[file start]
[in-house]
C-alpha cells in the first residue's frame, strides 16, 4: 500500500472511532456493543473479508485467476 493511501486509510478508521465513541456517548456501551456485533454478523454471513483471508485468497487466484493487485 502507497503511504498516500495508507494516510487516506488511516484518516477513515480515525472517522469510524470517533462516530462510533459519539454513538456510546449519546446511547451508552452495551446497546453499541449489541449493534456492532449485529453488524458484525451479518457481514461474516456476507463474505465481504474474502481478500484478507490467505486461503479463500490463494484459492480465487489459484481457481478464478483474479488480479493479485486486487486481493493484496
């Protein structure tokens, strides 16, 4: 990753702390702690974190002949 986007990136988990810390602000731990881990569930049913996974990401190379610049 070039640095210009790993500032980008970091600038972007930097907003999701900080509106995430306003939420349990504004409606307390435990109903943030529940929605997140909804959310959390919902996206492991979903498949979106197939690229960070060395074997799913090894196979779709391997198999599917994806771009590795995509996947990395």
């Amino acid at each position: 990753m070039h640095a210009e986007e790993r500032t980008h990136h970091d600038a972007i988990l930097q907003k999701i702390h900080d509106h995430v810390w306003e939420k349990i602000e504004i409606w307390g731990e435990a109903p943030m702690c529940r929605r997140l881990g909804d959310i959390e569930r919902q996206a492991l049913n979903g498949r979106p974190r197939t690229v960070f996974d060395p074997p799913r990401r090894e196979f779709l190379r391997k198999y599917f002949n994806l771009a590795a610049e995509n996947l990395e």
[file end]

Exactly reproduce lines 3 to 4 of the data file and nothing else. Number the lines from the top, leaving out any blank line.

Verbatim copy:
């Protein structure tokens, strides 16, 4: 990753702390702690974190002949 986007990136988990810390602000731990881990569930049913996974990401190379610049 070039640095210009790993500032980008970091600038972007930097907003999701900080509106995430306003939420349990504004409606307390435990109903943030529940929605997140909804959310959390919902996206492991979903498949979106197939690229960070060395074997799913090894196979779709391997198999599917994806771009590795995509996947990395």
């Amino acid at each position: 990753m070039h640095a210009e986007e790993r500032t980008h990136h970091d600038a972007i988990l930097q907003k999701i702390h900080d509106h995430v810390w306003e939420k349990i602000e504004i409606w307390g731990e435990a109903p943030m702690c529940r929605r997140l881990g909804d959310i959390e569930r919902q996206a492991l049913n979903g498949r979106p974190r197939t690229v960070f996974d060395p074997p799913r990401r090894e196979f779709l190379r391997k198999y599917f002949n994806l771009a590795a610049e995509n996947l990395e």